Another population that is currently experiencing health care inequities are Asian Americans. They are currently the fastest growing minority group with a growth rate increase of 46% from 2000 to 2010. Ironically, this group receives little attention in the statistical analyses of health and health care inequities. The labeling of the “model minority” for Asian Americans is quite paradoxical —simultaneously successful and marginal. The notion has often led to the tuning out of the hardships of prejudices, health disparities, and health care inequities, Asian Americans face.
Although the Affordable Care Act benefited Asian Americans in increasing health care access, cultural competence and community engagement is necessary to successfully eliminate the gaps in health care equity. A concerted effort by public health professionals on local, state, and national levels will help bridge the gap in health care access in the Asian American & Pacific Islander communities.
The LGBT community faces health care inequity as well. Risk of psychiatric disorders, substance abuse, and suicide are elevated as a result of social stigma and discrimination, calling for a need for culturally competent medical care.
Increasing coverage promotes greater access to care but it won’t translate to equity of health outcomes. Quality improvements in health care delivery must place emphasis on social determinants of health and culturally competent care. Our health care approach should not be one size fits all, but rather it must be modified to fit the specific needs of vulnerable populations.
Written by: Amy Rajan, RN, MSN/MPH Candidate, Class of 2016
PHILADELPHIA—Americans represent 4.6% of the world’s population, yet we consume more than 97% of all the hydrocodone produced worldwide. In 2012, the CDC reported health care providers wrote 259 million prescriptions for painkillers, which is enough for every American adult to have a bottle of pills.
The Center for Public Health Initiatives dedicated a week in November to focus on the opioid epidemic and how to reduce the level of prescribing these drugs. In her talk, “From the Streets to the ER,” Dr. Jeanmarie Perrone from the University of Pennsylvania’s Department of Emergency Medicine proposed that health care providers should begin to focus on patient education, “It takes 30 seconds to prescribe and 30 minutes to educate.” So which one is a more viable option?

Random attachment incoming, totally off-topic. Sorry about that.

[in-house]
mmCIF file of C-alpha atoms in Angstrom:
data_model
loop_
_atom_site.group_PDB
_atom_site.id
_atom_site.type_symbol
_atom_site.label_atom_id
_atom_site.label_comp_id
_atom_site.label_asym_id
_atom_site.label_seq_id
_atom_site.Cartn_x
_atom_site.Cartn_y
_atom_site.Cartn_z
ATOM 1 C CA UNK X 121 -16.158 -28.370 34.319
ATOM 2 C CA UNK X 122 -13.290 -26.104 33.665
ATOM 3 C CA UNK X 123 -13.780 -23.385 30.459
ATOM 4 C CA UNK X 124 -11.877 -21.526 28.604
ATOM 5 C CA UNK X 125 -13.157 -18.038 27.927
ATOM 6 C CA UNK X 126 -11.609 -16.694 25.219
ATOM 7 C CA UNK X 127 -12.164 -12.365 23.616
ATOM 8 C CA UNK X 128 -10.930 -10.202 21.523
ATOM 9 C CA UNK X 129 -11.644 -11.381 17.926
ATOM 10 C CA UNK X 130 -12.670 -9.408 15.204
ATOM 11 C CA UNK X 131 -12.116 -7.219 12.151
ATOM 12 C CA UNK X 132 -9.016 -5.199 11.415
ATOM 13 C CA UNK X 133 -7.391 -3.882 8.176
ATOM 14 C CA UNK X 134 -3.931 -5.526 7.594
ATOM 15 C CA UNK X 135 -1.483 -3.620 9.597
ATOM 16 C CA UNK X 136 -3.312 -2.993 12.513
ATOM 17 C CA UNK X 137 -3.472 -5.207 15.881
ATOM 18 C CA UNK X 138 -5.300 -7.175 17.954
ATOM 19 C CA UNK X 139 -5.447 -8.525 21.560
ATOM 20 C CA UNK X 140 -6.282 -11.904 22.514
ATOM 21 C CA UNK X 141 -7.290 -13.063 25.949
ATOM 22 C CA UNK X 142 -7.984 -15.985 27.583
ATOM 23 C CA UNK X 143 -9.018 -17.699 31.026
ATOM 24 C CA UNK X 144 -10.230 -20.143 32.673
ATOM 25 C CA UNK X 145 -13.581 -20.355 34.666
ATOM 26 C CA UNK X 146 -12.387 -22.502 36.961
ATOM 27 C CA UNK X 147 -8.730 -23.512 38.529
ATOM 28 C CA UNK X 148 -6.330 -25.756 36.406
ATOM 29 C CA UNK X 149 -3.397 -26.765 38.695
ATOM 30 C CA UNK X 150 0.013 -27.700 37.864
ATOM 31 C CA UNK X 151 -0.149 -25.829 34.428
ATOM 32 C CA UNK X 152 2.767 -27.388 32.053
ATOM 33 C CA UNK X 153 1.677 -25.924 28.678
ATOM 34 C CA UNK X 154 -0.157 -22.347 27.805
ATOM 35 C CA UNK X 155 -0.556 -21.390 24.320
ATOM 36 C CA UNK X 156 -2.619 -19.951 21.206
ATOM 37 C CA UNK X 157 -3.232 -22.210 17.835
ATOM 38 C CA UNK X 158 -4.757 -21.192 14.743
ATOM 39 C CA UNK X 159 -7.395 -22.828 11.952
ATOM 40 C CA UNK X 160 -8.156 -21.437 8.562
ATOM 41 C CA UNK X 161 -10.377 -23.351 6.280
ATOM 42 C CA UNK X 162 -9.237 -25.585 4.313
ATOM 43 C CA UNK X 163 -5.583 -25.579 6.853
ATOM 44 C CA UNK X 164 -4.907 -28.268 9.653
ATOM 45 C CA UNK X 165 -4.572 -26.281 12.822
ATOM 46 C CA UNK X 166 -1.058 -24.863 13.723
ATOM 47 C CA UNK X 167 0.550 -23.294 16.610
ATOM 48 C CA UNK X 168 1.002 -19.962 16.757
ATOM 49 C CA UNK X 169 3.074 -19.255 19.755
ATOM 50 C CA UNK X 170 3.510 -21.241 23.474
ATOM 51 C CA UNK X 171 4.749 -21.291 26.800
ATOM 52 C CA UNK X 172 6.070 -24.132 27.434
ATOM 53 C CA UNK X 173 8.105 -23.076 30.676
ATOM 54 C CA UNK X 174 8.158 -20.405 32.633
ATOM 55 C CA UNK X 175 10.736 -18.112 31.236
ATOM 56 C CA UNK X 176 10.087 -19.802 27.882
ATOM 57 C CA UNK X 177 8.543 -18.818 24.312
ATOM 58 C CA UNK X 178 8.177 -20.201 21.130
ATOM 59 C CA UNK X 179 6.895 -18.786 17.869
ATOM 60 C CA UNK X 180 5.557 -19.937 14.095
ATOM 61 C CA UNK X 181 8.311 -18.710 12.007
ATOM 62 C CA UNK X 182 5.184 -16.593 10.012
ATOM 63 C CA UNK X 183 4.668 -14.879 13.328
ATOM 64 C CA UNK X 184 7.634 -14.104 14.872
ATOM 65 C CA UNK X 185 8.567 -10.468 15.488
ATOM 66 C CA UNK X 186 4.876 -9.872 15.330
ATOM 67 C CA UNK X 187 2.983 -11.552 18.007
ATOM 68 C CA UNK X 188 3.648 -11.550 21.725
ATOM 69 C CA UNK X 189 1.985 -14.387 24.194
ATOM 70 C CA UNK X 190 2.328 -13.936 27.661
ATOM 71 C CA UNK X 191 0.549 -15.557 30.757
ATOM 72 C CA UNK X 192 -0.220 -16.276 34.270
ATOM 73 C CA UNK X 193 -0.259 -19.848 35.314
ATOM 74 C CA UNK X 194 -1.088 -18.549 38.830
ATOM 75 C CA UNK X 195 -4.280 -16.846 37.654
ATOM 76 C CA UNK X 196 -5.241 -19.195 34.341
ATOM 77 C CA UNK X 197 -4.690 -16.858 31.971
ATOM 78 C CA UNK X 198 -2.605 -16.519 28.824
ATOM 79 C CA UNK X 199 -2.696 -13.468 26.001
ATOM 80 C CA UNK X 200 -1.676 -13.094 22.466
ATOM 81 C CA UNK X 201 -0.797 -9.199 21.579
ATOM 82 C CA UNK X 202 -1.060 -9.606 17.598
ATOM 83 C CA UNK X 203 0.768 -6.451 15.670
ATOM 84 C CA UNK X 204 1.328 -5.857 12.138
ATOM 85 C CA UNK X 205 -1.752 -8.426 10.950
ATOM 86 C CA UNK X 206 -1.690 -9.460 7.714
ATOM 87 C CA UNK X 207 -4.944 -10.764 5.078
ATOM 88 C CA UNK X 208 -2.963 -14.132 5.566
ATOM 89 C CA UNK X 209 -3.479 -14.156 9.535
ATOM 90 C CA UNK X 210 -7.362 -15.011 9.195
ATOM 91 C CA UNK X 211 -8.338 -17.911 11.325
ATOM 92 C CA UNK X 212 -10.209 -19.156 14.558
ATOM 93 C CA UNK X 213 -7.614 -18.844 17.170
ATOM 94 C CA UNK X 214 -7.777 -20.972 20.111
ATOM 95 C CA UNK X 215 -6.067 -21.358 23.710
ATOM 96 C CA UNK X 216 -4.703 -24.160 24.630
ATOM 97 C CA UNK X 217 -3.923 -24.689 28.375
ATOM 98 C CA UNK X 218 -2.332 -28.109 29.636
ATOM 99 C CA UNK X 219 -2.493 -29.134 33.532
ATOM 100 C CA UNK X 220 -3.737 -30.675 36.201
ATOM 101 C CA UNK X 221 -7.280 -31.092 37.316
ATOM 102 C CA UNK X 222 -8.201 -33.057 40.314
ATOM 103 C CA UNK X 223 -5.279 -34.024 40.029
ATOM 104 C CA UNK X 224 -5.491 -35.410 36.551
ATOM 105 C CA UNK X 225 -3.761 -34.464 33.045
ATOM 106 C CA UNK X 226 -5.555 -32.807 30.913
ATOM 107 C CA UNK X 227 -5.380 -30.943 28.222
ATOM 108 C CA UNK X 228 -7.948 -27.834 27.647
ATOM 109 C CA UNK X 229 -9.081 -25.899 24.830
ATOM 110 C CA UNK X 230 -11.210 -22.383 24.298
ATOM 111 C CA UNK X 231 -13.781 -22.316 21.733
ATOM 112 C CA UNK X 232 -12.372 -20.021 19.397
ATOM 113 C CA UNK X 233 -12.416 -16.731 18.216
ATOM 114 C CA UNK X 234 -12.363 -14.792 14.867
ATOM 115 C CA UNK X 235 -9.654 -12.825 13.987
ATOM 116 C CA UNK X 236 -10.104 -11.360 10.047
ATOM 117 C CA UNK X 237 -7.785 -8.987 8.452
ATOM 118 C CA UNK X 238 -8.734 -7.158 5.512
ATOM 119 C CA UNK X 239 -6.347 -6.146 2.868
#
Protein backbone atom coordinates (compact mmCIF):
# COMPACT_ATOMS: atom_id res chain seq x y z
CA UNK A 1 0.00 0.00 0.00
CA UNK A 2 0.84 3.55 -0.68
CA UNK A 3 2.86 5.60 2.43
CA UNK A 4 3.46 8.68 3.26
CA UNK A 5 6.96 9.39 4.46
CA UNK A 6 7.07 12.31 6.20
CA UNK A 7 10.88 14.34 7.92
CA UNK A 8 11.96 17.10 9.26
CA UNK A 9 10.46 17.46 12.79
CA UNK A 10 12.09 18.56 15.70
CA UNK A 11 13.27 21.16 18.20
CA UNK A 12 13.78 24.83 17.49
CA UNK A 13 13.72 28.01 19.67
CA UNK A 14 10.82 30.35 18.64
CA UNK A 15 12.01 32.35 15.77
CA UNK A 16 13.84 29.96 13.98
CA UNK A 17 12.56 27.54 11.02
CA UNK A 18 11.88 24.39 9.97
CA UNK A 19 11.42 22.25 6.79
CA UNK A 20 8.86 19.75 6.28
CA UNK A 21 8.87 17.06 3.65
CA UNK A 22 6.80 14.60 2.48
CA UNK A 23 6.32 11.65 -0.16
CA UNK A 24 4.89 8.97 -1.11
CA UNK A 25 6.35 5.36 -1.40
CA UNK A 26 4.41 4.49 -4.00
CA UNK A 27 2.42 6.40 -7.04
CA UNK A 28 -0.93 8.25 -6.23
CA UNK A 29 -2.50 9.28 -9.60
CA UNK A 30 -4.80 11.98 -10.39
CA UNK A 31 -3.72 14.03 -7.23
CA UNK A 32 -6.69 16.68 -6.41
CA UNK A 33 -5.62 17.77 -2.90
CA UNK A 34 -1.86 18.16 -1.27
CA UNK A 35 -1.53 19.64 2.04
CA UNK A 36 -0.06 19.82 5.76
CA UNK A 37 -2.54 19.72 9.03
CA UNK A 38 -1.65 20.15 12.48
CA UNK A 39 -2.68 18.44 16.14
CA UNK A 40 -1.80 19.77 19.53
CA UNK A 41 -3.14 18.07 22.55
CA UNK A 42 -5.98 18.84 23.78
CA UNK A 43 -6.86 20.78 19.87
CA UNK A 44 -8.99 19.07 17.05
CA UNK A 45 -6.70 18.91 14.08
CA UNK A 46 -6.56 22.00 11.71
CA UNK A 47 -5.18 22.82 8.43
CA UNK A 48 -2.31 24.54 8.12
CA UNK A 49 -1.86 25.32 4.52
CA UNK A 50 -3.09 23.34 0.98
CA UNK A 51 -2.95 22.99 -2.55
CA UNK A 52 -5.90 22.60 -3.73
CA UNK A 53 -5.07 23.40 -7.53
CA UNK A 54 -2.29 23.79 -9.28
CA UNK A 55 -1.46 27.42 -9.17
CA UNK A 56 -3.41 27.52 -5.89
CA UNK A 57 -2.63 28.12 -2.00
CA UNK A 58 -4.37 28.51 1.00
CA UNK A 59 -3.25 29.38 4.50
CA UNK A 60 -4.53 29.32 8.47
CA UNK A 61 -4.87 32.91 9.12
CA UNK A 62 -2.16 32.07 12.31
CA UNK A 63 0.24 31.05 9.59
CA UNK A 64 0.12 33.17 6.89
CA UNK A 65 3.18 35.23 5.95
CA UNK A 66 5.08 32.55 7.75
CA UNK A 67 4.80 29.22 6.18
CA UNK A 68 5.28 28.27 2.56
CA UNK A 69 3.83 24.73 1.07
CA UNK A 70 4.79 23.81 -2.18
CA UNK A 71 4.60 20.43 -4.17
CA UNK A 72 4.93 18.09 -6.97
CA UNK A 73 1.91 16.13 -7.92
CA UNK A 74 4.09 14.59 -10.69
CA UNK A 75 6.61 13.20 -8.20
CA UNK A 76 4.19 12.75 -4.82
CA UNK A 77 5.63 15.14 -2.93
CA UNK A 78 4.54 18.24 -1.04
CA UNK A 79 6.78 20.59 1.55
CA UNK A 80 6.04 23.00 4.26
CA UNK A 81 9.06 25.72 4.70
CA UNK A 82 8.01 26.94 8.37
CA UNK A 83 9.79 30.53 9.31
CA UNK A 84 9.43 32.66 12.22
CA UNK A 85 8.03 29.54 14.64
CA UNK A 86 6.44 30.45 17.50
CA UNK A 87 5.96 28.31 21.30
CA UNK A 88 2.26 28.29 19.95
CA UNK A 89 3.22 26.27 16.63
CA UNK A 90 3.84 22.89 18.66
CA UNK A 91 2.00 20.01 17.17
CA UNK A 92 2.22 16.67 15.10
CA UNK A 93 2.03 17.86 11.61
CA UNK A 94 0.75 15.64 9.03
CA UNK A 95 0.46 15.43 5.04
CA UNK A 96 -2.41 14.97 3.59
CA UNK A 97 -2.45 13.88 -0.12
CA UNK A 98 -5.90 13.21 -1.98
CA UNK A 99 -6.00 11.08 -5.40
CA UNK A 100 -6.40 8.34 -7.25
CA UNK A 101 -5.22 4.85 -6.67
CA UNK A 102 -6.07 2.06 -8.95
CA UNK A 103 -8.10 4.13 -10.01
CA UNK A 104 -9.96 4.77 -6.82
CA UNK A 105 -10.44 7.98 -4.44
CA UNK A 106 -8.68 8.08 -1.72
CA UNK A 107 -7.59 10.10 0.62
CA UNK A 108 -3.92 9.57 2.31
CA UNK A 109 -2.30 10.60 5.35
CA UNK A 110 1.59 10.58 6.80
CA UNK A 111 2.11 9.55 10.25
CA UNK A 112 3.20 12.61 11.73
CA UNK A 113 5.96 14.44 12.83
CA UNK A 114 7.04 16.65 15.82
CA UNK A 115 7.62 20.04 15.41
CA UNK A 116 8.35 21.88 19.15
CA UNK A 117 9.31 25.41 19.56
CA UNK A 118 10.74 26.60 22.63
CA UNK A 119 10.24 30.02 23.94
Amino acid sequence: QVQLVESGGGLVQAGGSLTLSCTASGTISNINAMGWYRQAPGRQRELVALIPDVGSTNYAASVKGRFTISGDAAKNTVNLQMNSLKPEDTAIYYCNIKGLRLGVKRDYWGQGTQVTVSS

The fine line between compassionate pain management and encouraging addiction is often hard to distinguish when prescribing opioid medications. Larger patient loads and shorter doctor-patient visits (average, 7-9 minutes) may encourage physicians to prescribe chronic non-cancer patients opioids instead of spending time to educate them on alternative options.
Is the solution to the opioid epidemic as simple as a half hour of education? A team approach to patient education has consistently worked well. Dr. Perrone and her colleagues conducted a study involving two urban emergency departments in Philadelphia and investigated the use of a multidisciplinary team approach to decrease the amount of opioid packs dispensed at discharge. The interventions included educating a multidisciplinary team of nurses, residents, nurse practitioners, and attending physicians. The number of opioids dispensed at discharge for individuals who were at risk for opioid dependence decreased significantly from 21.8% to 13.9% in the primary ER investigated.
Studies involving a multidisciplinary approach and state regulations implementing prescription drug monitoring programs led to a successful reduction in rates of opioid abuse.
State Successes After Implementing Prescription Drug Monitoring Programs
Emerging research shows that the increased opioid regulations may be linked to the increase in heroin use. Over the past three years, opioid related fatalities in New York City have leveled off, while deaths involving heroin use have increased by 44%.
As opioid regulations increase across the nation, public health practitioners should pay close attention to an unintended rise in heroin use, particularly in areas where heroin is readily accessible.
Written by: Amy Rajan, RN, MSN/MPH Candidate, Class of 2016